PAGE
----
Strolling Amok

Pops goes on tour.

Step By Step

Nope, no photo today. A pic of the Intrepid in a Walmart parking lot in Jefferson City, Missouri just isn’t that exciting. Once I reached Kansas, I noticed that there was some greenery on either side of the highways, and in Missouri, it’s doubly so. Trees, bushes, weeds, you name it, it’s lush. And the rolling hills are a bit like Wisconsin – the cruise control is getting a workout now, though that’s not the most fuel-efficient way to travel. Still, I’ve been reaching 15 MPG as a daily average, which is pretty good for the 2008 series of Ford diesels. They’re reputed to be the worst of the bunch, thanks to the quirks of the then-new emissions system and tow-oriented axle ratios that were soon after found to be overkill. Ford went to taller ratios afterward, once Ford convinced itself that the motor wouldn’t bust a gut. That probably involved a little anxiety, since some 80% of all Super Dutys are estimated to regularly used for towing of some kind. Not something you’ll be tempted to bring up at your next party, but there it is.

I’m on a travel schedule, but since I’m taking state and county highways almost exclusively, the small towns here in Missouri are a far cry from the near-ghost towns farther west. There’s often something worth a stop here and there, and the towns are comparatively vibrant and proud. And, my policy of trying to hit locally-owned cafes instead of national franchises is still paying off big. One town offered Shirley’s Highway Cafe, and I managed to have a pretty sumptuous breakfast at 2 PM for no more than Burger King would have cost. Plus, the staff greets you warmly as soon as you limp through the door. Good food, generous portions. Between the roads and the businesses, it’s just a different experience than my usual Interstate commute has been in the past. With the emphasis off of mile count and on enjoy-the-trip, it’s been nice.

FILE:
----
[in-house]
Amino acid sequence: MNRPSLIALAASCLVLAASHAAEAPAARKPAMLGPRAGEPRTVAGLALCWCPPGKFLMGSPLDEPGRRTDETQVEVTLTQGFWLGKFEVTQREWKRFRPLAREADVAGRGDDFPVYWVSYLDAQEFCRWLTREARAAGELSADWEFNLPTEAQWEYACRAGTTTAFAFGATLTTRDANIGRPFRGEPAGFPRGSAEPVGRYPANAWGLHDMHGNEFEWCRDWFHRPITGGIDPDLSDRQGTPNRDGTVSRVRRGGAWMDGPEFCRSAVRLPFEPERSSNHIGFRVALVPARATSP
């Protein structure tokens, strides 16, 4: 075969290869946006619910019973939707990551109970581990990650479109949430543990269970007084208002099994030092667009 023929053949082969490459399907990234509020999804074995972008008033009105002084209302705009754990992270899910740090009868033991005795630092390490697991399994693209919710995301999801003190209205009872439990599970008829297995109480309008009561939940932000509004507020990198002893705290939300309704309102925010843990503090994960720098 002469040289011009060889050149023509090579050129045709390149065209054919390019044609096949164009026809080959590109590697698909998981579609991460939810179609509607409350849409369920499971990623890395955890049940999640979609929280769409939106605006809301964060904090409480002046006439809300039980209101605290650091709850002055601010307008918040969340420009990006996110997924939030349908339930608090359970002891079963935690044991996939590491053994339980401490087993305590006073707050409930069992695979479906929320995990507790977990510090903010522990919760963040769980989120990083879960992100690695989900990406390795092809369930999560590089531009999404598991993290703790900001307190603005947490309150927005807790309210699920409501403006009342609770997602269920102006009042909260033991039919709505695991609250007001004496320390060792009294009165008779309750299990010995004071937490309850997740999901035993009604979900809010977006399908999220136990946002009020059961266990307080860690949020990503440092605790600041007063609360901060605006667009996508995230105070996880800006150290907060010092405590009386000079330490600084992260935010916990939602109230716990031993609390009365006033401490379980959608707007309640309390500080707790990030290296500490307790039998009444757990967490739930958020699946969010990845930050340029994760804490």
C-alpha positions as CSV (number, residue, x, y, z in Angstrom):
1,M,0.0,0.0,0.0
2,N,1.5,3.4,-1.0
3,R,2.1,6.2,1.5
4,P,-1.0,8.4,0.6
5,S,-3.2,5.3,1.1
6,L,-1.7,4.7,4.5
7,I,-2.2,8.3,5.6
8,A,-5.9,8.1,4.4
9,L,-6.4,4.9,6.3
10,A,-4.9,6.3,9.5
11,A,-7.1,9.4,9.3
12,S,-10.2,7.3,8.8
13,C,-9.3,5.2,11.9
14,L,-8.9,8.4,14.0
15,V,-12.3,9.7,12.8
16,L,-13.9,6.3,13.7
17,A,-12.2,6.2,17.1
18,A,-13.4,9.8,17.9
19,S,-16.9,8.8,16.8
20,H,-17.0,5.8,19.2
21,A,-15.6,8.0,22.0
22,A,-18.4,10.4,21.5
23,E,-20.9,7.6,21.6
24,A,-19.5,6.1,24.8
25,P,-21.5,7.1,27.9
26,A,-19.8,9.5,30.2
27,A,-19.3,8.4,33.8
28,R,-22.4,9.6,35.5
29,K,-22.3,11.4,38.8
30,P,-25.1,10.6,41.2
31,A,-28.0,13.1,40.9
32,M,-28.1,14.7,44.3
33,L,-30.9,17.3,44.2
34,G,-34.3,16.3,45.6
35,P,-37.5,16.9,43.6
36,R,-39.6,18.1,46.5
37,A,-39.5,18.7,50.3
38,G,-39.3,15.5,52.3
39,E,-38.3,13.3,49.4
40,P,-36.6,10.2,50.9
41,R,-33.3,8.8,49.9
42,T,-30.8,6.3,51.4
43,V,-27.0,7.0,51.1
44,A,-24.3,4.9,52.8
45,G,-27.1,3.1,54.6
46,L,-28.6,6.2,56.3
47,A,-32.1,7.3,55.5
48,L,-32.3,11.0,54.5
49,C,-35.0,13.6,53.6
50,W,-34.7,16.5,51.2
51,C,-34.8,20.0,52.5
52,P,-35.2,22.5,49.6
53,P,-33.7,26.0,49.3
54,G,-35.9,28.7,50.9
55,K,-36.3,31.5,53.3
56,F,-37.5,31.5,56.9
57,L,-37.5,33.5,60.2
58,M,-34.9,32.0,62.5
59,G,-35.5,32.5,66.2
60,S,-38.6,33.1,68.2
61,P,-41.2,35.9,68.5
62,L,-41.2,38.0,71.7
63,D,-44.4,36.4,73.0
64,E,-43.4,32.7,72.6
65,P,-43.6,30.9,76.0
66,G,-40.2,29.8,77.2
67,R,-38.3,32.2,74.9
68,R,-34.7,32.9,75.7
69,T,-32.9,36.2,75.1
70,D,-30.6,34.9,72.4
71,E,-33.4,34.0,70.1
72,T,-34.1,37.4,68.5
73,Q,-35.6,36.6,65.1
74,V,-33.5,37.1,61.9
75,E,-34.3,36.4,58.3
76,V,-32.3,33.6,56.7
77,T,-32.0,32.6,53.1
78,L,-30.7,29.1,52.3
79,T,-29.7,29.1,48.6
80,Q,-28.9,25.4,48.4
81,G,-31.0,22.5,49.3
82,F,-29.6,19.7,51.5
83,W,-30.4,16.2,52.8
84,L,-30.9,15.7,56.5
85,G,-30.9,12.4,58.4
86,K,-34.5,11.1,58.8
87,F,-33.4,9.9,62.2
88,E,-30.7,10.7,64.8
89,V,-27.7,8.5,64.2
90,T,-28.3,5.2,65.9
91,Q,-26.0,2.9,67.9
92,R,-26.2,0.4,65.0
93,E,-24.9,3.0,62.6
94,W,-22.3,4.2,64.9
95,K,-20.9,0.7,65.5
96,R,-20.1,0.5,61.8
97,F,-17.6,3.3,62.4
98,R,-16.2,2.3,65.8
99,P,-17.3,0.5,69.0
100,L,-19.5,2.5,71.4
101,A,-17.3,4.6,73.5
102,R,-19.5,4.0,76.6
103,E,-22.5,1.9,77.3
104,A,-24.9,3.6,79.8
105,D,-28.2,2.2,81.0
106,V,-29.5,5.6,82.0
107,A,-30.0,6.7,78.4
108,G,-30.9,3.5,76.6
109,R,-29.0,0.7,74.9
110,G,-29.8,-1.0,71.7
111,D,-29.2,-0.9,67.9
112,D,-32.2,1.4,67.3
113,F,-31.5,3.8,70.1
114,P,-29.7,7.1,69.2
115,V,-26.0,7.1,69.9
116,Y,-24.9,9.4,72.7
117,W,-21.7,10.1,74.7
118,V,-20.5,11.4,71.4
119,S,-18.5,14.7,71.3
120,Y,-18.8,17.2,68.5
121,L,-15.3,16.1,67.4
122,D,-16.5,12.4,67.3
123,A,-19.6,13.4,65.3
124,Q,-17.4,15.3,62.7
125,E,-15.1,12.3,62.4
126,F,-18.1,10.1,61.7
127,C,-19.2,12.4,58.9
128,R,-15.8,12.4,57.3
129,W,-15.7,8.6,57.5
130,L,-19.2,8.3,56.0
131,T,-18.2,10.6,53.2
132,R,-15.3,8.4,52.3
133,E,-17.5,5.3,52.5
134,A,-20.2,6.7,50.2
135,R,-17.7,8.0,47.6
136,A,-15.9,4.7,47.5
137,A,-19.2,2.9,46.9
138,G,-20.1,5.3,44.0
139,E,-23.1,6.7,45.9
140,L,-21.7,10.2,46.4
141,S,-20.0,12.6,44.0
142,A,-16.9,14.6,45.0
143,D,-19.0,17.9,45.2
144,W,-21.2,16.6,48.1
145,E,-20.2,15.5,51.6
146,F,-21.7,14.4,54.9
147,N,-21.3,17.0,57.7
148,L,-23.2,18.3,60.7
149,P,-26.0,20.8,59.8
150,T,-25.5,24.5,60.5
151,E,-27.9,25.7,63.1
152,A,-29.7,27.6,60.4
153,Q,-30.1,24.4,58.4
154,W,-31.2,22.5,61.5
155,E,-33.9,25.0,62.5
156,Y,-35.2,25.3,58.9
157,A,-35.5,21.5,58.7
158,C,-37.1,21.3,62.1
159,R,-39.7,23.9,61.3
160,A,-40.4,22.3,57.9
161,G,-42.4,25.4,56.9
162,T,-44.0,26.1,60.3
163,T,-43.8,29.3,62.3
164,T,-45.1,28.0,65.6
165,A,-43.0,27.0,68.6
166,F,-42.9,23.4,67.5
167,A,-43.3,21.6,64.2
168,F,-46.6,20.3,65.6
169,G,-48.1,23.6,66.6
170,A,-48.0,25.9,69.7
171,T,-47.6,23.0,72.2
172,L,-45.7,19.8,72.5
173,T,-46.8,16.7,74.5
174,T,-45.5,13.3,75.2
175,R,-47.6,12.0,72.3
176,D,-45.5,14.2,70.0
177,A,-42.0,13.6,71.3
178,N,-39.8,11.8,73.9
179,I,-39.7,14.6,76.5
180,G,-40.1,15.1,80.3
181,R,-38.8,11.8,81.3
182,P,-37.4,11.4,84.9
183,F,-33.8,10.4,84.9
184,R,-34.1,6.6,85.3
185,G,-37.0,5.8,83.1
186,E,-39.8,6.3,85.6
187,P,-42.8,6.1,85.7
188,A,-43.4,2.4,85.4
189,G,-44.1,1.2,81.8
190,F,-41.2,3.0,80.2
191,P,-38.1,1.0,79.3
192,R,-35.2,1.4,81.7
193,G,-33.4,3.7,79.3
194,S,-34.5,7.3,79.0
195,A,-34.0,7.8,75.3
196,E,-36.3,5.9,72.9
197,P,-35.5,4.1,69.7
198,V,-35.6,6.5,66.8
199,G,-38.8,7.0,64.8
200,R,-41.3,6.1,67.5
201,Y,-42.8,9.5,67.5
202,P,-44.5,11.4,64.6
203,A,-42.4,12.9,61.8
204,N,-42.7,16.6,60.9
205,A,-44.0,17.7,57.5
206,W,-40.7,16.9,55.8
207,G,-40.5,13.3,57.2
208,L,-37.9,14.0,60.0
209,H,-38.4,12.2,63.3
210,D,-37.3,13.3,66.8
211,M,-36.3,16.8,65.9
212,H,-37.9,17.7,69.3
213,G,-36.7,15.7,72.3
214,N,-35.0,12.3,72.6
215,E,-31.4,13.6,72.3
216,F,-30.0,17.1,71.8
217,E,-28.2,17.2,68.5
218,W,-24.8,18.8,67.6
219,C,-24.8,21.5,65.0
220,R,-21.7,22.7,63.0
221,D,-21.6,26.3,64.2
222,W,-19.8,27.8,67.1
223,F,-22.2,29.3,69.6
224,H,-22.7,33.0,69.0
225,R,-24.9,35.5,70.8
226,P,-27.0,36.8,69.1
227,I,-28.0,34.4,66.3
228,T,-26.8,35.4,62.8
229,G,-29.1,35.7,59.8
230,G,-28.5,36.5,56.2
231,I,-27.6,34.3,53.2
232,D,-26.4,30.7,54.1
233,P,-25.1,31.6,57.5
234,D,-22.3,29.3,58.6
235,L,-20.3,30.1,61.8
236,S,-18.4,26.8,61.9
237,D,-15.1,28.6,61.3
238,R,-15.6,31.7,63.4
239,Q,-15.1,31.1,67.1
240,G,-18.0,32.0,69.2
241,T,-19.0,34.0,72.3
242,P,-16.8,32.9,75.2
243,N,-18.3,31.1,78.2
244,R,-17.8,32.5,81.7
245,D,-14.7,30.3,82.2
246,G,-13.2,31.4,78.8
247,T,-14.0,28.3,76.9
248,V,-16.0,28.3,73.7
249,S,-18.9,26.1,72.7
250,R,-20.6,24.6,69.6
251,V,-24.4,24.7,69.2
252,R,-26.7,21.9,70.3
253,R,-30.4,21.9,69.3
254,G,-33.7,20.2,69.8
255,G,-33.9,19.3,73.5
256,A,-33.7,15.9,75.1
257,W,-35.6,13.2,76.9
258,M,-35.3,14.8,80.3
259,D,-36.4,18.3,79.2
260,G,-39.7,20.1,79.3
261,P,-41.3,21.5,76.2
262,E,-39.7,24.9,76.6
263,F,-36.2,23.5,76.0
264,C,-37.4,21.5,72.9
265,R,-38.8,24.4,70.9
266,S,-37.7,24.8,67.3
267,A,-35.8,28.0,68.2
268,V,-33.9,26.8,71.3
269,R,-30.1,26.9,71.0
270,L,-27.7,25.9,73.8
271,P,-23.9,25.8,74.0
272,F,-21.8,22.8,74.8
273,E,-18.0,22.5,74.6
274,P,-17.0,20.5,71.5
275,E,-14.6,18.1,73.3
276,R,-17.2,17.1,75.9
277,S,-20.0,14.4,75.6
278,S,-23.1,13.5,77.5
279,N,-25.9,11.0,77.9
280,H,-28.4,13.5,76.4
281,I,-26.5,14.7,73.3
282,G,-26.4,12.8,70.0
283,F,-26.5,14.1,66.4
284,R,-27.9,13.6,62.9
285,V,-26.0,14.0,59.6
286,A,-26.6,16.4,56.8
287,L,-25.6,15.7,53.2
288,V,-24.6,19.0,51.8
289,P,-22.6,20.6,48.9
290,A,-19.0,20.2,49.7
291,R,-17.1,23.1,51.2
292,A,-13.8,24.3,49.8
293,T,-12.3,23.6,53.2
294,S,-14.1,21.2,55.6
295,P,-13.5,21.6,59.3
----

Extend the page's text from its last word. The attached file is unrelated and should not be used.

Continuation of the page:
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6 thoughts on “Step By Step

  1. Chris lemcke on said:

    Love the stories about places like Shirley’s!

    • They are a comparatively rare treat now, aren’t they? In olden days, people ate at franchises like Howard Johnson’s to avoid singing into the porcelain bowl that evening. It was a food safety thing. These days, they’re on equal footing but I think people hit the franchises to get eating over with and out of the way. We get so used to that and preprocessed groceries that “eating out” is buying a roasted chicken at the food store. Hopefully, there will always be at least a few roadside cafes to enjoy. Their time has passed, and I can’t label it as progress.

  2. Ming on said:

    Eating establishments like the ones you describe are a big part of what I enjoy about traveling!

    It must feel so much freer for you to not be dragging a trailer behind you everywhere you go.

    • The commute os about the only time I’ll eat out, since the cost adds up. Although the Intrepid takes up about 1-1/2 lengths of common car spaces, the difference in convenience is huge!

  3. Linda Sand on said:

    Yes, easier to stop at those small town cafe’s now that your rig is not so long. We had a 24′ Class C with no toad when we drove Route 66 so we were able to park at all those diners, too.

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